A bill that would significantly expand working Californians' access to paid time off for sick leave cleared the Legislature early Saturday morning.
The measure by Assemblywoman Lorena Gonzalez (D-San Diego) would require employers to give their workers at least three paid sick days per year. Supporters say it would provide paid leave to approximately 6.5 million workers in the state.
Gonzalez, speaking in the Assembly, acknowledged the bill had been trimmed back, but said "we've been able to maintain the integrity of a bill that … would expand workers' rights in a way that is unprecedented in this state or in this nation when it comes to paid time off."
Under the proposal, employers would be required to provide paid sick days to employees who work 30 or more days within a year of being hired. The paid sick days would accrue at a rate at least one hour for every 30 hours worked.
San Francisco County is the only county in California that requires employers to provide paid sick leave for all employees, including temporary and part-time employees, who work within the county.
"Do we want to be served by people who are sick?" Skinner asked. "If the employer provides no ability for them to [take paid time off], then we put ourselves at risk."
The bill had been a top priority for unions which had sought such a mandate for years. But labor support faltered in the waning days of the session, with SEIU and other major unions opposing late changes that would exempt in-home caregivers from the requirement.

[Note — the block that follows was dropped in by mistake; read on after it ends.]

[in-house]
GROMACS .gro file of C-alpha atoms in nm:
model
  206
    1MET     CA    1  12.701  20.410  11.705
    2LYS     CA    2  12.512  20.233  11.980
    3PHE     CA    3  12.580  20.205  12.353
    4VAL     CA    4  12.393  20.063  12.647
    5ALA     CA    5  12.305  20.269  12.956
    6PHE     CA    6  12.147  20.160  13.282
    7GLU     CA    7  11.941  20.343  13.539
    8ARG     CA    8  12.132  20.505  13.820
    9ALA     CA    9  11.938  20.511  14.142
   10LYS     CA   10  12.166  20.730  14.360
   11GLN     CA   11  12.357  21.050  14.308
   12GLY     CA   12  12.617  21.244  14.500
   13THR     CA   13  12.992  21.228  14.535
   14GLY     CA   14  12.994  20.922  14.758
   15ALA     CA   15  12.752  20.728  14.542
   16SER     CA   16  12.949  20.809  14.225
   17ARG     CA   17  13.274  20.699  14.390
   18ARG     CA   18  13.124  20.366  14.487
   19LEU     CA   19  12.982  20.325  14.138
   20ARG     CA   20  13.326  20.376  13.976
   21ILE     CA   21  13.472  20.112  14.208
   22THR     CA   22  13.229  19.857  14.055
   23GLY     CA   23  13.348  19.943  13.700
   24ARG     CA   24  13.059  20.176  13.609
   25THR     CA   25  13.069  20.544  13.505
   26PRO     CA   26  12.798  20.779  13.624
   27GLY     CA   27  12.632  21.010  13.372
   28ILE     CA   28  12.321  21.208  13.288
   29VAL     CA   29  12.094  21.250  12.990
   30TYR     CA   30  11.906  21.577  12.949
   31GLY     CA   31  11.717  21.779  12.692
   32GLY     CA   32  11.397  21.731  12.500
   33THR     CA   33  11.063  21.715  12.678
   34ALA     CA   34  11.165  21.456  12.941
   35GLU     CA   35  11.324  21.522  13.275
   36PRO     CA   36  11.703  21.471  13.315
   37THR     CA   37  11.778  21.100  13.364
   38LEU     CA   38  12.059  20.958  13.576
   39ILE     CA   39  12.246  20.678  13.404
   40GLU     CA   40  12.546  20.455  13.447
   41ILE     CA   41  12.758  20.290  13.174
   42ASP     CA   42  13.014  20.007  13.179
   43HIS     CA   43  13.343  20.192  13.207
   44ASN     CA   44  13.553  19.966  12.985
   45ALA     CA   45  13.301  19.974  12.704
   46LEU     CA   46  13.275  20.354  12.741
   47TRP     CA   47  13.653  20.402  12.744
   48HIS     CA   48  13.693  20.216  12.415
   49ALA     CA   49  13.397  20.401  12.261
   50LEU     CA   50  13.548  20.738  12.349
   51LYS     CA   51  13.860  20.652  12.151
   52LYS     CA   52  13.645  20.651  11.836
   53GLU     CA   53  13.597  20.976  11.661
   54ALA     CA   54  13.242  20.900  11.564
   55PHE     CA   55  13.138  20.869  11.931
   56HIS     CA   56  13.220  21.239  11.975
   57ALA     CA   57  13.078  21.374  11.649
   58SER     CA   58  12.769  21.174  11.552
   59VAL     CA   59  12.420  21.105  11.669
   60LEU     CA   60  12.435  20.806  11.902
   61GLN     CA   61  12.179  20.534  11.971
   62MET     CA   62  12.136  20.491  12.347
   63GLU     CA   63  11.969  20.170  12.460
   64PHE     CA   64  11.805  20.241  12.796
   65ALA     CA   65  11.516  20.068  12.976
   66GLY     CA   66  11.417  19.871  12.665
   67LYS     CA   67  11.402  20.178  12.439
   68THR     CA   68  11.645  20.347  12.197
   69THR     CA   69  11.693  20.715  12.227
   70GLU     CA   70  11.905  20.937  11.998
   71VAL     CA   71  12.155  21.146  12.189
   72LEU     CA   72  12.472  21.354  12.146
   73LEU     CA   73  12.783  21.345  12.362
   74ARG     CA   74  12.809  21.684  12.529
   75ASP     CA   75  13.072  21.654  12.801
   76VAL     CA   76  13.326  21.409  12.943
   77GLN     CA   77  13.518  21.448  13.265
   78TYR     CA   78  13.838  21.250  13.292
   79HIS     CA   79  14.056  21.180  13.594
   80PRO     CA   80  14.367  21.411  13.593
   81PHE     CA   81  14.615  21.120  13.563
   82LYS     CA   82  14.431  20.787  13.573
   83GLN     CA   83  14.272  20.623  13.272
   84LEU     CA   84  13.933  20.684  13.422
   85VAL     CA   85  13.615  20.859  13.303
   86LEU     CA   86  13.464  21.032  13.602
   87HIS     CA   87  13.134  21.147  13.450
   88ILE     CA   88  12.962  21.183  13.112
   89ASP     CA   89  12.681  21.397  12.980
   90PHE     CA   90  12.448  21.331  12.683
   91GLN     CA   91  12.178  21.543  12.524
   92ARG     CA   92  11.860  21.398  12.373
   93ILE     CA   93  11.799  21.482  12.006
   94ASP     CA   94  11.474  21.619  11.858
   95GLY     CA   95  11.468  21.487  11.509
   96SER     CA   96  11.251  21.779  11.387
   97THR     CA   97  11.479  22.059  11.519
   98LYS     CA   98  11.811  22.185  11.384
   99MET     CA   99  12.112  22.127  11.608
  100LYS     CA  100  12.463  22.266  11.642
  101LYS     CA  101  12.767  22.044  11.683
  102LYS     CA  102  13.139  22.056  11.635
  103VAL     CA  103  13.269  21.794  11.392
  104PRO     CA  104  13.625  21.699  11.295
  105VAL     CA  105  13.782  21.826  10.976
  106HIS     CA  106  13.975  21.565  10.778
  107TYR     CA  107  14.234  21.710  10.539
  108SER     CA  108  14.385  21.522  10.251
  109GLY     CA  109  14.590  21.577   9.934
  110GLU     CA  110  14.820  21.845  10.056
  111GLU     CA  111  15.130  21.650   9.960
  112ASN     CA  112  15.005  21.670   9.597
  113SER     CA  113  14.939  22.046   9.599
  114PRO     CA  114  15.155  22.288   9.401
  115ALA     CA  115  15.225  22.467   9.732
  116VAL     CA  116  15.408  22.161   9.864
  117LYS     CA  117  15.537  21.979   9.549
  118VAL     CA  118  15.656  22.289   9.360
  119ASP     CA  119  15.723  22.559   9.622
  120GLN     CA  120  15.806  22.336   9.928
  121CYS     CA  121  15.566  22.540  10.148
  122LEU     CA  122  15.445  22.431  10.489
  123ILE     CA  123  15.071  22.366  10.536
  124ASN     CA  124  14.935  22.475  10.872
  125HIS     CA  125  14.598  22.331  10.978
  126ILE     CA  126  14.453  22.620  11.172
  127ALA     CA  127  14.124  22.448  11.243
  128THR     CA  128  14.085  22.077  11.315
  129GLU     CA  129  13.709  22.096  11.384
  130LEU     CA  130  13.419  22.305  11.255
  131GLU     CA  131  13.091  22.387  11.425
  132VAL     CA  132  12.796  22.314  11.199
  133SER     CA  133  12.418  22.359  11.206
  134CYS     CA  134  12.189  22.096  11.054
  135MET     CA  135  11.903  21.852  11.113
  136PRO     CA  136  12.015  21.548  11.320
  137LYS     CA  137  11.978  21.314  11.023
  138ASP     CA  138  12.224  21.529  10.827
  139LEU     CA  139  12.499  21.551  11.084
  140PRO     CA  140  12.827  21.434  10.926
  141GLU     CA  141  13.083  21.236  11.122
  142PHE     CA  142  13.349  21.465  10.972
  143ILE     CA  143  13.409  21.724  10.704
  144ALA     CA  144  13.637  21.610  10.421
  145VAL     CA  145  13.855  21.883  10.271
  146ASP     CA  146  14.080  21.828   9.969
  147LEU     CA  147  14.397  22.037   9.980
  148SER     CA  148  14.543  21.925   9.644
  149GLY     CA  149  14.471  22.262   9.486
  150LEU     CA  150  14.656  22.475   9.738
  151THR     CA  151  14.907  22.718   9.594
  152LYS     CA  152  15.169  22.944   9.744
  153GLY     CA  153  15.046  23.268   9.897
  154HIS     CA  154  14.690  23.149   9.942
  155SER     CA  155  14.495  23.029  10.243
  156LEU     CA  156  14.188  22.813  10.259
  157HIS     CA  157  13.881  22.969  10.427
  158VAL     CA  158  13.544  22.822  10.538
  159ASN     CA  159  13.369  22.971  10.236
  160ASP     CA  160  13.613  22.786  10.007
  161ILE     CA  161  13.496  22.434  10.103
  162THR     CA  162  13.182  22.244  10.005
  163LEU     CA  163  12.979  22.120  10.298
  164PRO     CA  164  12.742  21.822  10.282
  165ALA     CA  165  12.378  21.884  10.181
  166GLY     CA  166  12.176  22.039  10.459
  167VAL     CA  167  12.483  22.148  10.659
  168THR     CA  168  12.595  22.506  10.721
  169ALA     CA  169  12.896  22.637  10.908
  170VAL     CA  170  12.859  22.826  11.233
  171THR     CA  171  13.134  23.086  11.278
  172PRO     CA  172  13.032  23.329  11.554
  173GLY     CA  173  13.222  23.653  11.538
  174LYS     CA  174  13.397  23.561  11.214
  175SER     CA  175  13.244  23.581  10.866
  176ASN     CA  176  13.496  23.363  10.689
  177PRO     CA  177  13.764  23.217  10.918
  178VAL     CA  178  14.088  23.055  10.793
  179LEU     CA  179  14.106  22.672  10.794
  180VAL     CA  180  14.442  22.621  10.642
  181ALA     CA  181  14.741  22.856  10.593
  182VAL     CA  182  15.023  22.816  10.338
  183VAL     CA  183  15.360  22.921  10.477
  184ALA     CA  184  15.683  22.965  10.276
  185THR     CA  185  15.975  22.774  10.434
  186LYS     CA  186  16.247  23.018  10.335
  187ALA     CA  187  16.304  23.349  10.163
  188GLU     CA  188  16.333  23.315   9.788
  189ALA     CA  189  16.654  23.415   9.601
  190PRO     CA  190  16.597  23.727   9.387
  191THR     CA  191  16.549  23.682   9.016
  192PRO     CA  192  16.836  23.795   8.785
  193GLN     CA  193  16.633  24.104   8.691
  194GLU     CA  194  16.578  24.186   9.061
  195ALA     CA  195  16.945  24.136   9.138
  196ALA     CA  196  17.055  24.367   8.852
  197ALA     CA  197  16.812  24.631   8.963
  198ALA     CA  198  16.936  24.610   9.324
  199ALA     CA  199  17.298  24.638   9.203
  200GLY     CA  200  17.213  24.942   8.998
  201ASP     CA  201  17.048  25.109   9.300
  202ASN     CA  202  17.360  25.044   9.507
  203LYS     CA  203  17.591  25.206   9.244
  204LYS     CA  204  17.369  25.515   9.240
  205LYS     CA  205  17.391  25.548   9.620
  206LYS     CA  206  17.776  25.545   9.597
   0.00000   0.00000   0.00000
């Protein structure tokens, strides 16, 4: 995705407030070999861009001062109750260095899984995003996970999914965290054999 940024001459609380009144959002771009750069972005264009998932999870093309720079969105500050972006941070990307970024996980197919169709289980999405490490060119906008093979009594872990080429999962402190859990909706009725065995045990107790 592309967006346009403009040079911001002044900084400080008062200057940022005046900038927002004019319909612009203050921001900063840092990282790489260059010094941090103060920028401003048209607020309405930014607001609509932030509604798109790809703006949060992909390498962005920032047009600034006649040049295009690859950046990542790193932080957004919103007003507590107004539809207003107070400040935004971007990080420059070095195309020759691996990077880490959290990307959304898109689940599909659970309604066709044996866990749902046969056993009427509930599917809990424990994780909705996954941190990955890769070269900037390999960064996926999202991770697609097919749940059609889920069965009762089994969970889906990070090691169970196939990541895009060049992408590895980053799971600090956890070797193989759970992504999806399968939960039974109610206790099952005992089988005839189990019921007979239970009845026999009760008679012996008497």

The Brown administration estimated that including such workers would cost the state approximately $106 million per year.
Following the bill's passage, Brown weighed in with his support.
"Tonight, the Legislature took historic action to help hard-working Californians," he said in a statement. "This bill guarantees that millions of workers -- from Eureka to San Diego -- won't lose their jobs or pay just because they get sick."
The governor's office said it supported the scaled-back proposal. But leaving out caregivers caused angst among some liberal Democrats.
"This is frankly unacceptable as a proposal and is not worthy of our support this evening," said Assemblyman Sebastian Ridley-Thomas (D-Los Angeles). "This create a two-class system and leads to income inequality."
Business groups also opposed the measure. But the California Chamber of Commerce on Friday announced it no longer designated the bill, AB 1522, a "job killer," meaning it was no longer a top lobbying target.
The measure passed in the Senate on a 22-8 vote and then got final approval in the Assembly 50-20. It now goes to the governor.